Fluid goes up into the airways
Most drugs, including heroin and cocaine, can cause pulmonary oedema, or excessive fluid in the lungs. This can manifest as vomit or liquid regurgitated in the airways, causing an individual to choke to death.
Other physical warning signs that could point to a heroin overdose include:
- shallow or erratic breathing
- choking or gurgling noise from throat
- blue lips or fingernails
- limp body
- slow or virtually no pulse detected
What to Do If You Suspect an Overdose
While some of the signs may look like a person is just sleeping, it’s important to act fast if you have even the slightest suspicion of an overdose. An overdose can lead to heart failure, respiratory shutdown, coma and death.
If you are unable to wake someone whom you know has taken heroin, call triple zero (000) for an ambulance and notify the operator that you suspect a heroin overdose. Do not focus on the legal consequences for the individual who has overdosed; the important thing is to prevent death. DayHab offer forensic services to help with bail on rehabilitation conditions.
Heroin Dependence and Tolerance
Keep in mind that dependence on heroin is highly likely. Once it is misused, a tolerance for the drug is developed over time. This can have serious ramifications for a person’s wellbeing.
Not only can it impact an individual’s health, but it can also ruin their existing relationships, career and basically everything that they have worked hard for. People suffering from heroin addiction tend to be so desperate for drug money that they turn to illegal activities to obtain the drug. There’s also a high risk of infection from diseases such as HIV/AIDS and hepatitis due to needle contamination.
Heroin is a dangerous substance that can wreak havoc on a person’s life.
Long-Term Effects of Heroin
It is very difficult to recover from heroin addiction, and there are serious long-term effects associated with prolonged use:
- loss of sex drive
- loss of appetite
- damage to vital organs like the heart, lungs, liver and brain
- risk of contracting diseases
- destruction of relationships
- risk of death from overdose or complications
Using Heroin with Other Drugs
Heroin is a common recreational drug, and it is often taken with alcohol and other over-the-counter medication or illegal drugs like speed, ice and others. While heroin is extremely dangerous in itself, mixing it with other drugs creates interactions that are even more unpredictable and dangerous for the user.
Why Is Heroin So Addictive?
All opioid-class drugs are highly addictive because they directly influence the brain and its pleasure sensors. When a person injects or takes heroin, enzymes in the brain convert the substance into morphine and interact with opioid receptors. These receptors are located in the brain stem, spinal cord and digestive tract.
Once the morphine latches onto these receptors, the hormone dopamine is released. Dopamine is a reward chemical naturally released by the body during exercise, sex and other pleasurable activities.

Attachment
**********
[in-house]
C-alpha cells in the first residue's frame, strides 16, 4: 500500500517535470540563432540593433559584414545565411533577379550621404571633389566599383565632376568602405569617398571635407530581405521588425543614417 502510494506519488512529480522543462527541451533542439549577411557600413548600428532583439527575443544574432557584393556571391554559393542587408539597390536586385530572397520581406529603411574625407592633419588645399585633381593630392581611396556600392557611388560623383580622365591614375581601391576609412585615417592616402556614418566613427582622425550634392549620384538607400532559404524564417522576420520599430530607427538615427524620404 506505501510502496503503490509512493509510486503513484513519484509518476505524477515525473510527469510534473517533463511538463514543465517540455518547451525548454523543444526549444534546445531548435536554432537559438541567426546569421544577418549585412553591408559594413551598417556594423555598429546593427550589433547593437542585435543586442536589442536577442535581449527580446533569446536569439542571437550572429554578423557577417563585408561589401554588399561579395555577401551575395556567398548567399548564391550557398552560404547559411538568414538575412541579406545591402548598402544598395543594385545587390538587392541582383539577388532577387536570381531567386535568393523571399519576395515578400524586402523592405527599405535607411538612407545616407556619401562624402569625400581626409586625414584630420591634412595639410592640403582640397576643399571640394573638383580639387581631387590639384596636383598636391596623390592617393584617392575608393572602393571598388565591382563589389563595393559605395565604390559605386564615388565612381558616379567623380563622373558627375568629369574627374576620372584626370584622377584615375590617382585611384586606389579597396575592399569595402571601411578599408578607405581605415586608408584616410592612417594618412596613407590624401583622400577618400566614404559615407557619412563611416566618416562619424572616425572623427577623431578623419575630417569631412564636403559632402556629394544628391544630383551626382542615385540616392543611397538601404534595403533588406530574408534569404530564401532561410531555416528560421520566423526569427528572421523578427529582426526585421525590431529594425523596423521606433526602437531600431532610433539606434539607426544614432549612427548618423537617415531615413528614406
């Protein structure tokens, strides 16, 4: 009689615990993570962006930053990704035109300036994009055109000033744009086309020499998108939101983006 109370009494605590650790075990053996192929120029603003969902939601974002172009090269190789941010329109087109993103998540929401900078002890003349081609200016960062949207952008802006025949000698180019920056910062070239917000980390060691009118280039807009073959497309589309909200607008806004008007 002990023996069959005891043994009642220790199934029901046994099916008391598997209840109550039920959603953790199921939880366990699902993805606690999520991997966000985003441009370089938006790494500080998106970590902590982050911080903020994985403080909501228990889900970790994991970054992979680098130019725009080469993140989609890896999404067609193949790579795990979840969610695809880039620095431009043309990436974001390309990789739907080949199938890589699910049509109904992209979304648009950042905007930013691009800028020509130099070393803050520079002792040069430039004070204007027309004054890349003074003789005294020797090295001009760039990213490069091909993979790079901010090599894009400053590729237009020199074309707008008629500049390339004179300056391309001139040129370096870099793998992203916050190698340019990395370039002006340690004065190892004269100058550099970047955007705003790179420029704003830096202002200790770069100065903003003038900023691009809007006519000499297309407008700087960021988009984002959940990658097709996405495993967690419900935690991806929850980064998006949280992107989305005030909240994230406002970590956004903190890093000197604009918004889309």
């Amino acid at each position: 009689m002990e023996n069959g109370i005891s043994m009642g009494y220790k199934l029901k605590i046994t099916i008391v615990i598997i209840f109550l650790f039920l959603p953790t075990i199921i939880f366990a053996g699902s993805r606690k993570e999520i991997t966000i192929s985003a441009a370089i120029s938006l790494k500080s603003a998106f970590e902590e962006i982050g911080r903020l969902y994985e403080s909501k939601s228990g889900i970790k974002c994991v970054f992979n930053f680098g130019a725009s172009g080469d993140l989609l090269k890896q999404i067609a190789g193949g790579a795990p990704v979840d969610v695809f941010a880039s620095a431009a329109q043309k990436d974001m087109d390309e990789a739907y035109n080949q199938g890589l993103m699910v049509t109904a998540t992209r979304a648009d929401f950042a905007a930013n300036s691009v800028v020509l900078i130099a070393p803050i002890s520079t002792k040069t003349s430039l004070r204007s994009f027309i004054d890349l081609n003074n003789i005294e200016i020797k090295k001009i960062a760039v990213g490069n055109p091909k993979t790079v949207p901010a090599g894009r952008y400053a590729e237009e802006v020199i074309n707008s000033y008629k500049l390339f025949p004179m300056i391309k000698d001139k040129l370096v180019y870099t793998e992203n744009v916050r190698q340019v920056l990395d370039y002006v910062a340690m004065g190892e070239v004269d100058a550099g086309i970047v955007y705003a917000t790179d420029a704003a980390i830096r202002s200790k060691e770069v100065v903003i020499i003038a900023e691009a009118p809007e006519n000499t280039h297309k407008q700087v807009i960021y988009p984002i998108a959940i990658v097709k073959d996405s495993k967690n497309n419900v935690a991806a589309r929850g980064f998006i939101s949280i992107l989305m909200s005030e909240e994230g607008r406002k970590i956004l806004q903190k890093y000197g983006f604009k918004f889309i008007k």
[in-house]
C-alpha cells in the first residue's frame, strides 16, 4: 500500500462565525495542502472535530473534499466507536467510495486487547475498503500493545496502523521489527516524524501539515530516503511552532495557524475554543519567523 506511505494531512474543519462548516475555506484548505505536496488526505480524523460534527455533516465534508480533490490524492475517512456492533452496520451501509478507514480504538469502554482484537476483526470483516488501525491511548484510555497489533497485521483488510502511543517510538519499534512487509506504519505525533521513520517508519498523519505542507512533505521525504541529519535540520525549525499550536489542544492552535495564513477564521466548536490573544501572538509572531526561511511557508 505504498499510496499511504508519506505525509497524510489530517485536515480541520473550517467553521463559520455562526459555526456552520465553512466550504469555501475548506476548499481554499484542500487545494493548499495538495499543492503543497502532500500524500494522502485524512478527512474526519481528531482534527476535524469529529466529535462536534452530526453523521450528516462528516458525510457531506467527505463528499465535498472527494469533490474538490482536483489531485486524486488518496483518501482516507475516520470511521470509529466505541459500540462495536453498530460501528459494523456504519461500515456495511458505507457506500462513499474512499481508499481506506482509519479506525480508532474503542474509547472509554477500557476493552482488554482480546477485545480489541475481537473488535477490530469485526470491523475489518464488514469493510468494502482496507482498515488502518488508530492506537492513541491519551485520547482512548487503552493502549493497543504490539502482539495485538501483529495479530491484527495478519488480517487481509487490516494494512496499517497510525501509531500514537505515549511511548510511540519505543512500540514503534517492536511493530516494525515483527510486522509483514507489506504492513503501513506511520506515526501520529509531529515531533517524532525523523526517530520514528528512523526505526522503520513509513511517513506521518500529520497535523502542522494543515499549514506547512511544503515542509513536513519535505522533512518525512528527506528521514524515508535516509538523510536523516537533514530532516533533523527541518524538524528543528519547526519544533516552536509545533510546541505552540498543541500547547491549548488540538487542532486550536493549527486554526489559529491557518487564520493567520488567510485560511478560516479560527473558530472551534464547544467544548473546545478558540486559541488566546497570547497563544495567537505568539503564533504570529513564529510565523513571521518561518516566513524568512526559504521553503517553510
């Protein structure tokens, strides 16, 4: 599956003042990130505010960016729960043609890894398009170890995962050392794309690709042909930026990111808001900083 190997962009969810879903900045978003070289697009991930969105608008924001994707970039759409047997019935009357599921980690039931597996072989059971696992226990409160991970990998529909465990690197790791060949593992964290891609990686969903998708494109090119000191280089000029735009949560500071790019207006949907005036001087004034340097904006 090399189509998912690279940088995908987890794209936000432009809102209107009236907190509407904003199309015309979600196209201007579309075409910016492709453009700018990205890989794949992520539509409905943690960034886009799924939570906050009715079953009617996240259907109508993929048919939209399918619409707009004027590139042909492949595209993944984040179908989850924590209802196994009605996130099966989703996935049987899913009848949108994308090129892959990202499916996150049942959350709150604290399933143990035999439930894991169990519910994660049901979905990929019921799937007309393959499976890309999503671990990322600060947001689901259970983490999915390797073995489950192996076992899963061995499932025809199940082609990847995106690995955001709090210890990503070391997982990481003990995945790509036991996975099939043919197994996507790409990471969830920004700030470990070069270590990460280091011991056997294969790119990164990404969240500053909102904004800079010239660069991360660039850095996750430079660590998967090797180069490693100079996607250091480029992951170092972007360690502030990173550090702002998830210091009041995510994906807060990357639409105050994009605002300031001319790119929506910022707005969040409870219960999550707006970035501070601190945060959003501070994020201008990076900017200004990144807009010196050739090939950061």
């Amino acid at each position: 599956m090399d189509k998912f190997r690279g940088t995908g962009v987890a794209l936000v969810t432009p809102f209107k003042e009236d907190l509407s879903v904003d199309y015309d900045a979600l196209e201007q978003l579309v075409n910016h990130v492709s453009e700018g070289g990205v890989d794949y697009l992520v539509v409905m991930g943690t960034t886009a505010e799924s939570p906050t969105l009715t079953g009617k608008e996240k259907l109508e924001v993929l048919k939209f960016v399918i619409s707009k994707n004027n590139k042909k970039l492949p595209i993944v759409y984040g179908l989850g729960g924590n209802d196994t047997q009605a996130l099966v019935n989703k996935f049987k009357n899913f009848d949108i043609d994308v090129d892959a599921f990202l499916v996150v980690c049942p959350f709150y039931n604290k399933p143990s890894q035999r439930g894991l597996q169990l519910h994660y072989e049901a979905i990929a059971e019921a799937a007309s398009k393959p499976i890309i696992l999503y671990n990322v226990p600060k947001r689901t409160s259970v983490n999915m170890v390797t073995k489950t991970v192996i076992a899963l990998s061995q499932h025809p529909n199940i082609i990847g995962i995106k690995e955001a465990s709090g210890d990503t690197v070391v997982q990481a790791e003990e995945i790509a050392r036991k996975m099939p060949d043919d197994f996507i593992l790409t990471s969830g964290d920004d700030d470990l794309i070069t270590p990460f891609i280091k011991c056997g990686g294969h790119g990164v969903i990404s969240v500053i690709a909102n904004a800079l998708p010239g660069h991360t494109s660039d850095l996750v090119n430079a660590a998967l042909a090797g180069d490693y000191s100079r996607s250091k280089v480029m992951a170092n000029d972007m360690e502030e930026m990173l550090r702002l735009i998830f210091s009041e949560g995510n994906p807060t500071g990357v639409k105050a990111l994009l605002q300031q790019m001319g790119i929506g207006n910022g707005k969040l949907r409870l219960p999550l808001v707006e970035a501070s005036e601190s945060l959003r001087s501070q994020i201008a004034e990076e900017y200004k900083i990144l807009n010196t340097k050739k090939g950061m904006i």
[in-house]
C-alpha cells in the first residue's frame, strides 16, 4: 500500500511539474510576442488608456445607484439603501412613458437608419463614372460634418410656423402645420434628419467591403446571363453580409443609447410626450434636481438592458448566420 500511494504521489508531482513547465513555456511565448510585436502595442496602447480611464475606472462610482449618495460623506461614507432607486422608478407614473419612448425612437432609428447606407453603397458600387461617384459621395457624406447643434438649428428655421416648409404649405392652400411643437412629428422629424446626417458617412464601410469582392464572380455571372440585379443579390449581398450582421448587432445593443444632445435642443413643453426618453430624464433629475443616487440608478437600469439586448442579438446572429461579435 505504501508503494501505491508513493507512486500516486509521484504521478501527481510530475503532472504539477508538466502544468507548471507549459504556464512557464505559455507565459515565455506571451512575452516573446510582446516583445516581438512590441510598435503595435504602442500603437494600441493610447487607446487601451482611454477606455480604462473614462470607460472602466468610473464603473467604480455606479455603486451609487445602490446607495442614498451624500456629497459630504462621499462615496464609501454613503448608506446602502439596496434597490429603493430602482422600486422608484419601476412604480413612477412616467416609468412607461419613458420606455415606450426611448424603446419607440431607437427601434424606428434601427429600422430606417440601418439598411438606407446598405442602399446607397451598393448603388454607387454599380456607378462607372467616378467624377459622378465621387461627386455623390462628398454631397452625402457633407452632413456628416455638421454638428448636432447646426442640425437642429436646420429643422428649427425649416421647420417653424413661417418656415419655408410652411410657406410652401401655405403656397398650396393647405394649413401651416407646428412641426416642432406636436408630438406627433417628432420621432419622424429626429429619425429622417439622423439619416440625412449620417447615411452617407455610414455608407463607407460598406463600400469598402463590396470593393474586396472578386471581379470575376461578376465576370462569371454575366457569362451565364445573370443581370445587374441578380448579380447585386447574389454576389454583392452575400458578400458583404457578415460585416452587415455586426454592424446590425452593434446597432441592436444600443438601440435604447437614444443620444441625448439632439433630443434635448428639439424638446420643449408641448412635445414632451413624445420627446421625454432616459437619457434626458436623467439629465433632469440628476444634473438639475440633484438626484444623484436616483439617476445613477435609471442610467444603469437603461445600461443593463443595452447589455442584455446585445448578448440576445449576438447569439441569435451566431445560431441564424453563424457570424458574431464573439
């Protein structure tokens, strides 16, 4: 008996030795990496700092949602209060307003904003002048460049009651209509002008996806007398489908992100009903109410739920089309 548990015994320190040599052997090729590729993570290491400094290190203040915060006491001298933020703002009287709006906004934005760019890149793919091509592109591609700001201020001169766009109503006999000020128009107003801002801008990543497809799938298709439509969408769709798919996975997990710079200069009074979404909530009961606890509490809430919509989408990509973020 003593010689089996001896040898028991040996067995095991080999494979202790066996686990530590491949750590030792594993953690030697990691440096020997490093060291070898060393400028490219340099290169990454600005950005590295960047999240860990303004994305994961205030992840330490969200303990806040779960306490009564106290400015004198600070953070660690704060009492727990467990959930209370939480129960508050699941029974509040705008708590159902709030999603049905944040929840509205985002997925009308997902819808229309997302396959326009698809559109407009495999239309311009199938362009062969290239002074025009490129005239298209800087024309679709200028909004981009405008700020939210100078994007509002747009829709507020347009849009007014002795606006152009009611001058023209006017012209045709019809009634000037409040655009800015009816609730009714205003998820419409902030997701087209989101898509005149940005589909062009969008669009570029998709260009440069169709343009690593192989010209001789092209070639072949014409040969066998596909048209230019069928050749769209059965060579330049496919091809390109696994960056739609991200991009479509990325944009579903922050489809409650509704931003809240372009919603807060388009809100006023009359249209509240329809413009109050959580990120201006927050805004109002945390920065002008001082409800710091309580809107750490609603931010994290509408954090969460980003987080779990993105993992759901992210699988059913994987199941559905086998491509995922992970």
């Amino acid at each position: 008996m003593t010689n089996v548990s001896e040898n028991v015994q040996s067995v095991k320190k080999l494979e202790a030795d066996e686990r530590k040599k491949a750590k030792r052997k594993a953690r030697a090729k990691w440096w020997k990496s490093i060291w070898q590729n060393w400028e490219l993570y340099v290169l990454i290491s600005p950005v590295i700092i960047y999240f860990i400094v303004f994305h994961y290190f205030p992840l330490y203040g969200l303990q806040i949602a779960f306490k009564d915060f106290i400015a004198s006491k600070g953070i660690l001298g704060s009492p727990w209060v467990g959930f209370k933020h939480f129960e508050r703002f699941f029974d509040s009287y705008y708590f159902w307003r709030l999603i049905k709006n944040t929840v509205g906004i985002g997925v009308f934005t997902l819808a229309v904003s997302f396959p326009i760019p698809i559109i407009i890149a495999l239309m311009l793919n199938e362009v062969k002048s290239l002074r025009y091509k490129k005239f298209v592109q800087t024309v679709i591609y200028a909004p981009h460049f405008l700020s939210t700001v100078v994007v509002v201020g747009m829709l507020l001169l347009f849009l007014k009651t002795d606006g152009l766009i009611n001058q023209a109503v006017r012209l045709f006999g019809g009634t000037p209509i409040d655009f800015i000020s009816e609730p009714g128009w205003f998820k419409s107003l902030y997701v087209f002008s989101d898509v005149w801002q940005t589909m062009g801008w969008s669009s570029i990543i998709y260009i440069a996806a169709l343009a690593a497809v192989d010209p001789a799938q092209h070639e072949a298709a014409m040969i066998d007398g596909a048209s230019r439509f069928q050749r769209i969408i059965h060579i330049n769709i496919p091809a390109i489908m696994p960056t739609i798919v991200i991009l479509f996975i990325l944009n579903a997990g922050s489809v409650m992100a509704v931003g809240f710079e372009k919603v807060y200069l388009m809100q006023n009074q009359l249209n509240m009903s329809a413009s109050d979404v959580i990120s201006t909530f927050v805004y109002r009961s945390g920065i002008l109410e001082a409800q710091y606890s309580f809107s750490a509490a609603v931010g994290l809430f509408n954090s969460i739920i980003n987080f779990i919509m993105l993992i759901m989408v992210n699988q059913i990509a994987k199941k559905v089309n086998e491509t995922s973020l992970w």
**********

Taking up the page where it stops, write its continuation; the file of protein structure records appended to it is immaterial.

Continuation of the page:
When a person develops a dependence on heroin to get that surge of dopamine in their system, stopping cold turkey will result in withdrawal. And since heroin numbs pain perception, someone who is undergoing withdrawal can begin to feel excruciating pain without the drug.
Withdrawal symptoms are so unbearable that most individuals who are in active addiction to heroin will just keep taking the drug in order not to feel the severity of the pain. Most individuals find it extremely difficult to get past the withdrawal stage even if they want to give up the drug.
Symptoms of Heroin Withdrawal
Withdrawal symptoms begin to manifest about 6 to 24 hours after taking the last dose. These symptoms include:
- joint and muscle pain
- nausea and vomiting
- depression and irritability
- sleep difficulty
- cold sweats
- runny eyes and nose
Heroin Dependence Treatment
Heroin is a very destructive substance, but given the right treatment and support, recovery is always possible.
Residential rehabilitation enables a person with substance use disorder to be away from the environment and situation that make it difficult to achieve wellness.
This type of rehabilitation goes for a minimum of 28 days and starts with detox. Those enrolled in the program have a structured routine that comprises of daily therapy, support groups and rehabilitation activities.
Structure and therapeutic activities can help an individual overcome the addiction in a safe and supportive setting while receiving medical supervision for detoxification and drug treatments.
As every individual may need different strategies to achieve recovery, there are many options that work towards this goal. It is best to first consult with a counsellor for guidance in determining the most appropriate treatment plan.
Detoxing is an important component of residential treatment. As mentioned, heroin withdrawal symptoms are intense, which can easily lead to on-going drug use despite the willingness to quit. A medically supervised detoxification program helps lessen the severity of the withdrawal symptoms.
Patients are encouraged to continue detoxification even after their 28 day program. They can join either a partial hospitalisation program or an outpatient program, depending on the need. DayHab Private Hospital for Addiction Treatment offers extended 60 and 90 day programs for those that require further treatment.
The use of anti-craving medication is key to helping an individual recover from opioid addiction. Common medications like buprenorphine and methadone, help to stop the behaviour and can prevent future relapse.
It’s important to remember that detoxification only addresses the physical dependence on the drug. Substance misuse is as much about the body as it is about the mind and psyche. Hence, it’s important to combine detox with counselling and therapy strategies to avoid a relapse.
Get the Right Help
Heroin addiction is a serious condition, but it is treatable. DayHab is a private hospital for addiction treatment that provides holistic plans for those who are trying to overcome heroin addiction.
If you think that you or a loved one has developed a dependence on heroin or other substances, consult with our DayHab specialists to access the resources you need to achieve recovery.